Missouri Women in the Health Science Professions

Print this window

Close this window

Female Hospital, ca. 1880 (originally named the Social Evil Hospital)
In 1870 the St. Louis Boards of Police Commissioners and Health initiated the “Social Evil” Ordinance to reduce the spread of venereal disease, to give prostitutes the opportunity to reform, and to control and regulate prostitution. The ordinance was enacted by the city council in July 1870. The city was divided into 6 districts. The police were appointed to register prostitutes, visiting each brothel or place of business. A physician was assigned to each district and tested the prostitutes to identify those infected with venereal disease, who were then sent to the City Hospital for treatment. Problems arose, as many female patients objected to sharing wards with “fallen women” and there were instances of the prostitutes becoming too friendly with the male patients. A revised “Social Evil” Ordinance was passed in June 1871, which allowed for the establishment of a separate hospital for the prostitutes and a House of Industry where they could be trained in more socially acceptable vocational skills. The Social Evil Hospital opened in the fall of 1872, located on 11 acres of land at Arsenal and Sublette Avenue (near the St. Louis County Insane Asylum and the New County Poor House). Funding was to be provided by a monthly tax on each brothel and on each prostitute.

The Social Evil Ordinance was not without critics. St. Louis civic leader and founder of Washington University, the Reverend William Greenleaf Eliot, spearheaded a campaign in early 1873 to discredit the Social Evil Ordinance and prevent it from inclusion in the new city charter which was then being drafted. Though legal challenges to the ordinance were unsuccessful, they did motivate public attention. The City council nullified the Social Evil Ordinance in April 1874 after receiving a wave of petitions opposing the ordinance. In June 1875 an ordinance aimed at suppressing, not regulating, prostitution was passed.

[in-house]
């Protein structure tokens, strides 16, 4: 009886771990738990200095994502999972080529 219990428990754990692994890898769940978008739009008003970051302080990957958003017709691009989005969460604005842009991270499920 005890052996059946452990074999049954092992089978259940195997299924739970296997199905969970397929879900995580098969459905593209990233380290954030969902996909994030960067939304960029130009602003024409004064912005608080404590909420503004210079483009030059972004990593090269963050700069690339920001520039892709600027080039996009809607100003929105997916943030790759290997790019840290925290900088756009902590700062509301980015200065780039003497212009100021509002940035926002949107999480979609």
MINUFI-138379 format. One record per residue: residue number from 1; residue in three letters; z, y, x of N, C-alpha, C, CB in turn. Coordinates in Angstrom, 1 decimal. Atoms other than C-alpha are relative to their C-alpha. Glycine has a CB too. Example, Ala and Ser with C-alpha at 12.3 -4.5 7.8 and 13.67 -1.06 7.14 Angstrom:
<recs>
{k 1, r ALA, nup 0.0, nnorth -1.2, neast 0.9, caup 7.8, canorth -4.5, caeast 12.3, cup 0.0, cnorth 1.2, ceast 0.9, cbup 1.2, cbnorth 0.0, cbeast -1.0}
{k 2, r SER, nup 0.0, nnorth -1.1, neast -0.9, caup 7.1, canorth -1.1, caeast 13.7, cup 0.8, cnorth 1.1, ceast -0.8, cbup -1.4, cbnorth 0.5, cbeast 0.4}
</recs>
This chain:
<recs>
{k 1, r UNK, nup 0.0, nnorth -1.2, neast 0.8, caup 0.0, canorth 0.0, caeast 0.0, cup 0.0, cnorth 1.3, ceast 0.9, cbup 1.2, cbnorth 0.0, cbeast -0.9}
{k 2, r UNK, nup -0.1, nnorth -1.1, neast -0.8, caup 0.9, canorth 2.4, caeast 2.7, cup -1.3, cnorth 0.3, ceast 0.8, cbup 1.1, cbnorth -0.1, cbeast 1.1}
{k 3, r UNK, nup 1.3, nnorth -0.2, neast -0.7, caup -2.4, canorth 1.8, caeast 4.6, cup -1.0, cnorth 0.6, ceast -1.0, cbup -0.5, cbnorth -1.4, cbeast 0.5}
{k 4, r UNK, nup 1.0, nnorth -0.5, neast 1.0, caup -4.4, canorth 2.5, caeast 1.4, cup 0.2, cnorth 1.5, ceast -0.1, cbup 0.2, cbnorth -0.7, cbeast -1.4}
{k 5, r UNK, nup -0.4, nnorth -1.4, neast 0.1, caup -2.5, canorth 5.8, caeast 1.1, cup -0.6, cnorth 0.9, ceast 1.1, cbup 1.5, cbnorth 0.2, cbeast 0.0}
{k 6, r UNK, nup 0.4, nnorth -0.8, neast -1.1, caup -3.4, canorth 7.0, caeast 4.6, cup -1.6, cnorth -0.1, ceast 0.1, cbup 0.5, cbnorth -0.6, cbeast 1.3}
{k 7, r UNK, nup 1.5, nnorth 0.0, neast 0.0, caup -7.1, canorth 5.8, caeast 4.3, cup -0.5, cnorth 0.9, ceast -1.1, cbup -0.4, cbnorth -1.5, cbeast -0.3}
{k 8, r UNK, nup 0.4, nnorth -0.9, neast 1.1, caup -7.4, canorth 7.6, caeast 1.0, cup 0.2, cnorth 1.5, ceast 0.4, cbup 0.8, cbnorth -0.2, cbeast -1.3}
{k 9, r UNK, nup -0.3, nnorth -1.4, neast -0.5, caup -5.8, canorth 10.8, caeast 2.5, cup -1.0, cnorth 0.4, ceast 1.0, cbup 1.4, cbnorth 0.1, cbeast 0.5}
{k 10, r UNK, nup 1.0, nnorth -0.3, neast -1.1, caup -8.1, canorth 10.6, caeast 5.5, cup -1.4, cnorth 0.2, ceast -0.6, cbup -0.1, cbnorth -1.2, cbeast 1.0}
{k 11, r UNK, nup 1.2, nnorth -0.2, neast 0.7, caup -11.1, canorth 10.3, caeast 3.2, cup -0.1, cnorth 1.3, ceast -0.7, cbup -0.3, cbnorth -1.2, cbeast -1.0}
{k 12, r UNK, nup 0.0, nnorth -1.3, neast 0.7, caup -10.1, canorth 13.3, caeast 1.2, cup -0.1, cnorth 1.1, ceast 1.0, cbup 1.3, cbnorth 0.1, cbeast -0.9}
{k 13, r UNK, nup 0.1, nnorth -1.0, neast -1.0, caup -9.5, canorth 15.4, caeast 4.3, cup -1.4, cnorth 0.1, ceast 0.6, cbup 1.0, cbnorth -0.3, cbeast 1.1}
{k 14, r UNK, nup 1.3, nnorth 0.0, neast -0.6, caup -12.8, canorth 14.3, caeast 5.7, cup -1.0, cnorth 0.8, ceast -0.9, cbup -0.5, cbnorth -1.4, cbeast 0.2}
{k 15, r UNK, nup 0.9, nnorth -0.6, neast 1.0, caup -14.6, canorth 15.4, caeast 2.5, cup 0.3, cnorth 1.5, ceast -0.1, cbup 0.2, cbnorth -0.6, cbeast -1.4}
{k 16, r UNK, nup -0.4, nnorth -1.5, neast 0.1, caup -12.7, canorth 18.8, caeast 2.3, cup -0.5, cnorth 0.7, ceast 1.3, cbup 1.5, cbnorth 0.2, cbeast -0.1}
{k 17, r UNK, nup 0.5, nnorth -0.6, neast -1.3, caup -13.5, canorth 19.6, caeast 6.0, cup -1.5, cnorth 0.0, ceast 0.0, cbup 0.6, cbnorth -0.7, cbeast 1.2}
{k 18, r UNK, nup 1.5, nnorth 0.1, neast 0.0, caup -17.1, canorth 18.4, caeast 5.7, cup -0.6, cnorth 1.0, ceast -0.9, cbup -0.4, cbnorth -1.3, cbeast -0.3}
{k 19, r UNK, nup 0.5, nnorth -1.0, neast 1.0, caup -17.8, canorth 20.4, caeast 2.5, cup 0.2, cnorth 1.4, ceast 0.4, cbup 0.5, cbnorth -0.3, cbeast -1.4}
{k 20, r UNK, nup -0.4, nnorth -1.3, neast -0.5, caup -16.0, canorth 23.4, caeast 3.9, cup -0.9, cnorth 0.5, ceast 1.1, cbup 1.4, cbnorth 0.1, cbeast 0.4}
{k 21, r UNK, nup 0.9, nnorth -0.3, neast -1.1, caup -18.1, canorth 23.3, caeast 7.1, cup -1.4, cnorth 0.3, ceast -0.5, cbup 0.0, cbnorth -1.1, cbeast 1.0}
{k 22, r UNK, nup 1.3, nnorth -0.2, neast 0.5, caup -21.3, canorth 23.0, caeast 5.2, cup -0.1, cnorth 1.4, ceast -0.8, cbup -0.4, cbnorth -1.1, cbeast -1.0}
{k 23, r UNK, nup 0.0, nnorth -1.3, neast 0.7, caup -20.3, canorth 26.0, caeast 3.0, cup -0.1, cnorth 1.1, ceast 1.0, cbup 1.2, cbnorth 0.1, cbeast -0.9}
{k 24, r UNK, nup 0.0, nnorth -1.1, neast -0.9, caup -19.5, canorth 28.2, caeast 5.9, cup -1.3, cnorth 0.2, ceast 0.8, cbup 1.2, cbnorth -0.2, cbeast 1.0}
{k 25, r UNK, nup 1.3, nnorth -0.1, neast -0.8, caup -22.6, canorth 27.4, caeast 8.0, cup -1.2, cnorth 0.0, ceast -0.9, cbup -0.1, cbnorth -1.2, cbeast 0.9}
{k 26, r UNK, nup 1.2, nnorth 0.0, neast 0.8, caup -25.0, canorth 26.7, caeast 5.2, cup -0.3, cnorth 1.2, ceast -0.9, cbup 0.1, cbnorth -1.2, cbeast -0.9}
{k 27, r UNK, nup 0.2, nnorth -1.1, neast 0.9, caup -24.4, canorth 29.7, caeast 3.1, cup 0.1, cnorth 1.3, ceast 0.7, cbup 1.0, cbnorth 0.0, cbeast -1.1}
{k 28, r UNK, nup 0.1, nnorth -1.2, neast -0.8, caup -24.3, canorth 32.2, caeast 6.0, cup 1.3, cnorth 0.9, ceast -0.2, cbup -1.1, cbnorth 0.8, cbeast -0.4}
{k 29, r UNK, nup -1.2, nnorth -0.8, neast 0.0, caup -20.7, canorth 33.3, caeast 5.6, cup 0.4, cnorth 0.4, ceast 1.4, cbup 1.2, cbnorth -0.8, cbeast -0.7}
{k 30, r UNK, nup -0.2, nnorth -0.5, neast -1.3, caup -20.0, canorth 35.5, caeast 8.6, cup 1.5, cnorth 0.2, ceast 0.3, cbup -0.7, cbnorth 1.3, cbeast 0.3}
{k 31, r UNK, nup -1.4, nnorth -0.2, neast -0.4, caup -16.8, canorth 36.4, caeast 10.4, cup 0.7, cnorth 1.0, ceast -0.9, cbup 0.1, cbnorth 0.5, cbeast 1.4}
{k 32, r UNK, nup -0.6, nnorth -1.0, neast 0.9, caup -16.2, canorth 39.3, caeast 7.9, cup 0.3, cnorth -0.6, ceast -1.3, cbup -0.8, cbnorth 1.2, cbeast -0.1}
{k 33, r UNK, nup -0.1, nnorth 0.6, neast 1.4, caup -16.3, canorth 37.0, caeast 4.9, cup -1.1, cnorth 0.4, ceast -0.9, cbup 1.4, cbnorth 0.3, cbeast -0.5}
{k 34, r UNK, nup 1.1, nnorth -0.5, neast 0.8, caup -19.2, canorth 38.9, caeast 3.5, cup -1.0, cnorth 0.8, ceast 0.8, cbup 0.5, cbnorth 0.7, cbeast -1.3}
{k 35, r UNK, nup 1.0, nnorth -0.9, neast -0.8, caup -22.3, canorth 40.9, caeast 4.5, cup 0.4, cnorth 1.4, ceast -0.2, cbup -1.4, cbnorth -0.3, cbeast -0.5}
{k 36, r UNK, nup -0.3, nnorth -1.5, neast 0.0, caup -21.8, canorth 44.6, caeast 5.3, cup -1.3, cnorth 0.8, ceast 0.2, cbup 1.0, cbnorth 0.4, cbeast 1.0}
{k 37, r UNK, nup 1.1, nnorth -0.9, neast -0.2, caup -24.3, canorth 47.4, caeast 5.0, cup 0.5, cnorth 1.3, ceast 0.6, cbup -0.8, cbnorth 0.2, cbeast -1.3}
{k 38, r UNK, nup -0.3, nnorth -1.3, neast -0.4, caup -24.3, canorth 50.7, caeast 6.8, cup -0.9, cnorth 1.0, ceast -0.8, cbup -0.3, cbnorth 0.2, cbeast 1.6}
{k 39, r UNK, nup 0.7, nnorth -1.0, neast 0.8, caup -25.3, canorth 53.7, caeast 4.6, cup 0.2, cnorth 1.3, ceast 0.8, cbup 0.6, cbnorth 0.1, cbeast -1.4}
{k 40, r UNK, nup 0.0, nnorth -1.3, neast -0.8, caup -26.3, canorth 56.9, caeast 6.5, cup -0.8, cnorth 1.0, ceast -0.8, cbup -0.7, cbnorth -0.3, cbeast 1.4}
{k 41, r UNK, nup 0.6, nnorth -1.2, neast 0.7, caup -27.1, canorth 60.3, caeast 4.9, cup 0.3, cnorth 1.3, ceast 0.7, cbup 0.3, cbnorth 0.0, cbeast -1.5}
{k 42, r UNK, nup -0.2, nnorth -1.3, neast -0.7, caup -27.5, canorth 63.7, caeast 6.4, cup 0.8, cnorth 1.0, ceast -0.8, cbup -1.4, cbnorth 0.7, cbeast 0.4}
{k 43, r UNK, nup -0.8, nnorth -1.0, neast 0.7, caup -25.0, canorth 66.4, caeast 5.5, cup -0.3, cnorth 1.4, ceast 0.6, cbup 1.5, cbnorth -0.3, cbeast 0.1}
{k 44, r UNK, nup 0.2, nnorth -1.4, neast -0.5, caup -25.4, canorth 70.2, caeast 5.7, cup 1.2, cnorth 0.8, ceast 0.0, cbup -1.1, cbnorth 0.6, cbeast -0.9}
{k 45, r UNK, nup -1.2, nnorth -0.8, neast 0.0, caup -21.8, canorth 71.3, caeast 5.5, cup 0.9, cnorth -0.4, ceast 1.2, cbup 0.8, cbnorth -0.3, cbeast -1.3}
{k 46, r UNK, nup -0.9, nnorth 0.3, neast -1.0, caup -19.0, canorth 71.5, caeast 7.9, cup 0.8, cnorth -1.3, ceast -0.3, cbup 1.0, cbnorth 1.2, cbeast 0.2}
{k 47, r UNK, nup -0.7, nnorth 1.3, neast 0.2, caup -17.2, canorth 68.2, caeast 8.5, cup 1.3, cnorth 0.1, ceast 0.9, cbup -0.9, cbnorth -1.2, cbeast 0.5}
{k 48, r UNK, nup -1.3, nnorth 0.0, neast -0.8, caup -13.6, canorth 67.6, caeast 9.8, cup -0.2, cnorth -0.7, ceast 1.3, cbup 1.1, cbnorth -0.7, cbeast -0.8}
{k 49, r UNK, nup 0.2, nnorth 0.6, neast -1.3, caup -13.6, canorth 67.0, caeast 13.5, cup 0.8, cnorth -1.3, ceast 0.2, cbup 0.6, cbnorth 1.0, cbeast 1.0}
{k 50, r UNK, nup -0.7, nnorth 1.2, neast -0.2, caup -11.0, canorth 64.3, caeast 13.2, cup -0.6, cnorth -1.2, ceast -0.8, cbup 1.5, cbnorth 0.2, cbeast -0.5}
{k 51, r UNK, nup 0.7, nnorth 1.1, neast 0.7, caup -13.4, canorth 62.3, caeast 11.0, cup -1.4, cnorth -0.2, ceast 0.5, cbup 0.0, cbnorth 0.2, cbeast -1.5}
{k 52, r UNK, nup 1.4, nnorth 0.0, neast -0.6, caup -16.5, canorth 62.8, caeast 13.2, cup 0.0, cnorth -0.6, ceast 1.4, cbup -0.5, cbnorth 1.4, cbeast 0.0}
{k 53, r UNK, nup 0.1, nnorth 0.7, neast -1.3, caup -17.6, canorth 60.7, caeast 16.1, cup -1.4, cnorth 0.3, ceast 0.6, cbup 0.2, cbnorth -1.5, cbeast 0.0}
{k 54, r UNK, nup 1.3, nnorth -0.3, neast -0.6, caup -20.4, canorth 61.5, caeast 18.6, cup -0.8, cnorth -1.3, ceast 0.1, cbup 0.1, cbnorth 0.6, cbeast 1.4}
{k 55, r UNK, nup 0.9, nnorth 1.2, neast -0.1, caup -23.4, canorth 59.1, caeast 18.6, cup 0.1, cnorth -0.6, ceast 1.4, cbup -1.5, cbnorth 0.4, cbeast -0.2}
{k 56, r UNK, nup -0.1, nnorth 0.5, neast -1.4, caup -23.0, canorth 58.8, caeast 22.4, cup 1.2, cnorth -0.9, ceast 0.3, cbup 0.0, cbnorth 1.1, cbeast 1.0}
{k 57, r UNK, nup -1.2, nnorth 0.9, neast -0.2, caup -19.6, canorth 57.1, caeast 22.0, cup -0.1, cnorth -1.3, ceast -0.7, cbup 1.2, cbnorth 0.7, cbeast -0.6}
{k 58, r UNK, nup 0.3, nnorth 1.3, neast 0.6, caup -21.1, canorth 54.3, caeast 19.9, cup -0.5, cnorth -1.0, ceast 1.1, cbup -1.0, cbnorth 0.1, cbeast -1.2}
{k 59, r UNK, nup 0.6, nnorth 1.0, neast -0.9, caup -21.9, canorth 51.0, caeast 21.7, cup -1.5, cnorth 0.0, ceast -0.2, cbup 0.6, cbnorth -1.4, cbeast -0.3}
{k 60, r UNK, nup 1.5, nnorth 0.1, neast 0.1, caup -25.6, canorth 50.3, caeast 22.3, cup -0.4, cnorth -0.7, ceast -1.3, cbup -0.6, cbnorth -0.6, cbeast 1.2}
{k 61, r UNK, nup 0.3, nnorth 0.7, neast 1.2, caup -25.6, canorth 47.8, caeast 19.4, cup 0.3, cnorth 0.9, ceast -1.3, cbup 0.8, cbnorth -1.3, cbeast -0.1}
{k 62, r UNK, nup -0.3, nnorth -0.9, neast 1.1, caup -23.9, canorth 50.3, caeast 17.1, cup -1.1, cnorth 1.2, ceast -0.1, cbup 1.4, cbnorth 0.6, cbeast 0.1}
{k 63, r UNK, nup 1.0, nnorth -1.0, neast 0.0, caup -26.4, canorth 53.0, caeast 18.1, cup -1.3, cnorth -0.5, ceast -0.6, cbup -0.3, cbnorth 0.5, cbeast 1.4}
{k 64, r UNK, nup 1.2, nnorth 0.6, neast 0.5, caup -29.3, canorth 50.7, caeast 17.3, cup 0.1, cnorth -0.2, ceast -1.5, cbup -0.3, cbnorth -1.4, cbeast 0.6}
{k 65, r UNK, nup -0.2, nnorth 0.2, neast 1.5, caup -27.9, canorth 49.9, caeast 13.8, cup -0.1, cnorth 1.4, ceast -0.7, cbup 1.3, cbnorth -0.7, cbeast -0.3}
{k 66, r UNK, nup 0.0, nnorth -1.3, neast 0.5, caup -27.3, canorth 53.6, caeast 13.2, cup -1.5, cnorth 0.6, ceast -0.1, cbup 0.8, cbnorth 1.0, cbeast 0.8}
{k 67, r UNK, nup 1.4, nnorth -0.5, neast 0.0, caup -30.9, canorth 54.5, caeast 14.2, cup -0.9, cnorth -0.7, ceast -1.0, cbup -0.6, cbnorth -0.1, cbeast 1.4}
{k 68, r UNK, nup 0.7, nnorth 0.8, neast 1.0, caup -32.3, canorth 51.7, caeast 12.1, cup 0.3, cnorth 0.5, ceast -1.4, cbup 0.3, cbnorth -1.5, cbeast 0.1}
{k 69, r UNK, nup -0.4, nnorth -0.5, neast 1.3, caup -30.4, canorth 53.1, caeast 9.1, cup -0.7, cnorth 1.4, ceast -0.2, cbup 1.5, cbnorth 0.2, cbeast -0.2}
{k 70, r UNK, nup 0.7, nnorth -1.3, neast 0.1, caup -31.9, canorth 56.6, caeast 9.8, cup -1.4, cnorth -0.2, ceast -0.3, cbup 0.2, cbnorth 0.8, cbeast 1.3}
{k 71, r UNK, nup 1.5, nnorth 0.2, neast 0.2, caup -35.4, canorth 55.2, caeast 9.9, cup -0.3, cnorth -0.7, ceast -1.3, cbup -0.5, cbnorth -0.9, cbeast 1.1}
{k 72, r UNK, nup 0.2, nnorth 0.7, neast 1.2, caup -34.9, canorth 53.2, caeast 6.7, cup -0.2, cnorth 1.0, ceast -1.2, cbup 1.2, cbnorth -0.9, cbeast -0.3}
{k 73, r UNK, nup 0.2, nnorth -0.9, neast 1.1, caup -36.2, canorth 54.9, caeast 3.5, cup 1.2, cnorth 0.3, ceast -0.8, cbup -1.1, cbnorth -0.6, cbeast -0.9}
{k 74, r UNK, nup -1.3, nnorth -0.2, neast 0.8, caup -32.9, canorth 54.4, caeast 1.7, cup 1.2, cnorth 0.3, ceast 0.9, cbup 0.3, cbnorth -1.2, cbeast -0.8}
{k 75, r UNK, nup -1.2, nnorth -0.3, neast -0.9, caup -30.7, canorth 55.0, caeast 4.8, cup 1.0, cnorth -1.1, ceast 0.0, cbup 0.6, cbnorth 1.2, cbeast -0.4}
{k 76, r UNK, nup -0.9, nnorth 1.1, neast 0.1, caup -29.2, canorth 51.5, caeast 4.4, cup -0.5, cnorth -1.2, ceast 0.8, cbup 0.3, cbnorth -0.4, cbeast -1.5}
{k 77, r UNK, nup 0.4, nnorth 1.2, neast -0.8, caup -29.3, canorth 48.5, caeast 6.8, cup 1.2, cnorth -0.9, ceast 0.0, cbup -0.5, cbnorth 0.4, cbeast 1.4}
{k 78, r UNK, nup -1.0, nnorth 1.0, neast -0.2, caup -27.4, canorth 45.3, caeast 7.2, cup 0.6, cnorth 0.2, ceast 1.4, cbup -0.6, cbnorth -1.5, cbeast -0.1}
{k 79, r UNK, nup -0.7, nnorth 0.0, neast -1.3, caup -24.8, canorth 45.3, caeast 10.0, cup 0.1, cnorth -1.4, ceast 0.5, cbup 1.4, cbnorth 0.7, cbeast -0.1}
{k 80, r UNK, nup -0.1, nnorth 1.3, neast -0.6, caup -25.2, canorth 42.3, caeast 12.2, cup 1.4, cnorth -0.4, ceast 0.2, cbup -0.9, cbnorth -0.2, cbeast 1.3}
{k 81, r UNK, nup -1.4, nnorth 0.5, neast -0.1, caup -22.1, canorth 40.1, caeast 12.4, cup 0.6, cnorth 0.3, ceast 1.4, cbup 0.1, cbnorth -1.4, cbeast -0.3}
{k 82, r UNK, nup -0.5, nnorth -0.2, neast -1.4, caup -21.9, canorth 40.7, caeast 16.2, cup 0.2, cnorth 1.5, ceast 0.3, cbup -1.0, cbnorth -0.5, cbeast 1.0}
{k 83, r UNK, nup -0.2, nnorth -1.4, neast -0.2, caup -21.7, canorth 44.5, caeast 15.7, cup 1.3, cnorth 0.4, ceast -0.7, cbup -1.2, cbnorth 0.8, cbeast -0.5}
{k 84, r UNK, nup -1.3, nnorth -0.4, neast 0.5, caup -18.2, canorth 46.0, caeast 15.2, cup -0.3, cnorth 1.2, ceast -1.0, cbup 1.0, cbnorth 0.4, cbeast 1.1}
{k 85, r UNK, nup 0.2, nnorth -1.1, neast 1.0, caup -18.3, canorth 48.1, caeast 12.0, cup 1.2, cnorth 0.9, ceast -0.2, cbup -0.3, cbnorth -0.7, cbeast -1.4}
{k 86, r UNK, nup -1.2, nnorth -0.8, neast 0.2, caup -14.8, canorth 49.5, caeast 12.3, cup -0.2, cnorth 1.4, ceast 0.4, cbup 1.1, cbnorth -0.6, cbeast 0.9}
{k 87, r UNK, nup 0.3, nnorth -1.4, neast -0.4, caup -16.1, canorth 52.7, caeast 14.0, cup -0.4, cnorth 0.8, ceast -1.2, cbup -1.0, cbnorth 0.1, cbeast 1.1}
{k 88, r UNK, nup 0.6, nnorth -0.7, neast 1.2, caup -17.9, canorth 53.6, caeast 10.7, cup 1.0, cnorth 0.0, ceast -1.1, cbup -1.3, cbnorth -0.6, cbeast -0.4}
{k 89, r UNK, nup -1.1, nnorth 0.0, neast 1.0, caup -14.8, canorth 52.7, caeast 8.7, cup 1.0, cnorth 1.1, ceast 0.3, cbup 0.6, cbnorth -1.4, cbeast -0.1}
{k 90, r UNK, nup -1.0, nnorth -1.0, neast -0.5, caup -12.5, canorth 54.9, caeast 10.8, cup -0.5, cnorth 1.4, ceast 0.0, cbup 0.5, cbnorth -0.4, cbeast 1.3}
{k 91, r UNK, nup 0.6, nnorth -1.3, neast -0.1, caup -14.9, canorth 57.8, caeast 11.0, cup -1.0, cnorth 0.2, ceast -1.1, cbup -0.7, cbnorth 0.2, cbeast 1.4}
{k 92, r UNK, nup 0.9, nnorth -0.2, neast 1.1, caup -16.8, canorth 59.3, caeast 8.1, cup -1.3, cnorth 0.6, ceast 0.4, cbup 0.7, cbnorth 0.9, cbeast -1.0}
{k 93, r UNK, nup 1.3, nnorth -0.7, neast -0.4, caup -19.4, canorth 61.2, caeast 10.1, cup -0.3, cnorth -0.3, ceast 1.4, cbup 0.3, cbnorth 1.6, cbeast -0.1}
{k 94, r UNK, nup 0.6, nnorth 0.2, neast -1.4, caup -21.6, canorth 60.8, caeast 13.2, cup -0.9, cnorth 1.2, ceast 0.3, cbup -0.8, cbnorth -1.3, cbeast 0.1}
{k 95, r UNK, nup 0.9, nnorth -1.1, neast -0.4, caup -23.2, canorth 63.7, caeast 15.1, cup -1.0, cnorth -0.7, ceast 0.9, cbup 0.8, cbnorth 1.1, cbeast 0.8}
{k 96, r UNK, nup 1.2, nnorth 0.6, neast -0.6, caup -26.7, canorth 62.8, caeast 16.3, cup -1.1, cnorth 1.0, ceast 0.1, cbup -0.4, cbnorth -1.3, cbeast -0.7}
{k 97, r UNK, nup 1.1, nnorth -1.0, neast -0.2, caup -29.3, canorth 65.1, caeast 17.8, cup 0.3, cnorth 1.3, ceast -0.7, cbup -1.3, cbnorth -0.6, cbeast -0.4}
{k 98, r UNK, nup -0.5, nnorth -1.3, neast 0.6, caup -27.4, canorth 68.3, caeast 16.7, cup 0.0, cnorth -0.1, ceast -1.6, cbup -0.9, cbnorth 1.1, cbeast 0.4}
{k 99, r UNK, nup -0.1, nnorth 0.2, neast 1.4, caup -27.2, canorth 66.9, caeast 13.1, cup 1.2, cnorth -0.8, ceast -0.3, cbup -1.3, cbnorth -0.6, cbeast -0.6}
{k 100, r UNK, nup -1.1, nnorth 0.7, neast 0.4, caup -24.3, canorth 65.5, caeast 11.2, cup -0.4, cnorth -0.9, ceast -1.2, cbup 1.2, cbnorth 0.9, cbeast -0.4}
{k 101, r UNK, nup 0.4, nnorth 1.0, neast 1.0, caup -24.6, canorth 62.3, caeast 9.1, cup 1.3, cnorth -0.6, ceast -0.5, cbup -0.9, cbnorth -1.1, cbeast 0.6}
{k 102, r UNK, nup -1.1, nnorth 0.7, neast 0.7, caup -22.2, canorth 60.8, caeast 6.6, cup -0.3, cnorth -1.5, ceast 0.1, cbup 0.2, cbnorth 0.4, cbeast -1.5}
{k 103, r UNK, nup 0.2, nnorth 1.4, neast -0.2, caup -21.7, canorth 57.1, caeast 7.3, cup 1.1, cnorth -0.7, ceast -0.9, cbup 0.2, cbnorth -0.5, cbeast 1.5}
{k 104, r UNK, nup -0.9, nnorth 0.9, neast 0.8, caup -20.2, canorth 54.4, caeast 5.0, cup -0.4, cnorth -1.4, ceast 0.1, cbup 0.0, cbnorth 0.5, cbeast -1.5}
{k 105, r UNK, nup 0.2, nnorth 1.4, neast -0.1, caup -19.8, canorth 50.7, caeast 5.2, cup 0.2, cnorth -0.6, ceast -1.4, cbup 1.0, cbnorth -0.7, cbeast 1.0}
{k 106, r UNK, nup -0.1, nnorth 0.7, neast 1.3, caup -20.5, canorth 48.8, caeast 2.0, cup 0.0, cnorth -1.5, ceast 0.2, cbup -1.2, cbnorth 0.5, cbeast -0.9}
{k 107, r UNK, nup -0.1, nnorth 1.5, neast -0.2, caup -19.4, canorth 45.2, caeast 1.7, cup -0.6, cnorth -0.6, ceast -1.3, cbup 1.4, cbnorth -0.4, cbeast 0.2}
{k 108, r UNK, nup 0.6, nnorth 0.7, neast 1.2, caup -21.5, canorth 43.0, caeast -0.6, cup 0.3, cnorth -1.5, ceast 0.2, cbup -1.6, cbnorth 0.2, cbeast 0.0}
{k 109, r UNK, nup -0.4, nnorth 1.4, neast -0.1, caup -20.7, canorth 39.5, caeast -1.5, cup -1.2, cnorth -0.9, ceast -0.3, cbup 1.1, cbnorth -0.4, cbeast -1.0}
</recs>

The House of Industry, which had never been terribly successful at reforming “fallen women” who had little interest in being reformed, closed almost immediately. The Social Evil Hospital continued to operate, first treating unwed mothers and patients with venereal disease, and then becoming a general hospital for women. It was soon renamed the Female Hospital. The City of St. Louis continued to operate the hospital until 1910, when the remaining patients were transferred to the City Hospital. For a few years the building was used as an infirmary for old people from the poor house. The building was razed around 1915; its grounds are now Sublette Park.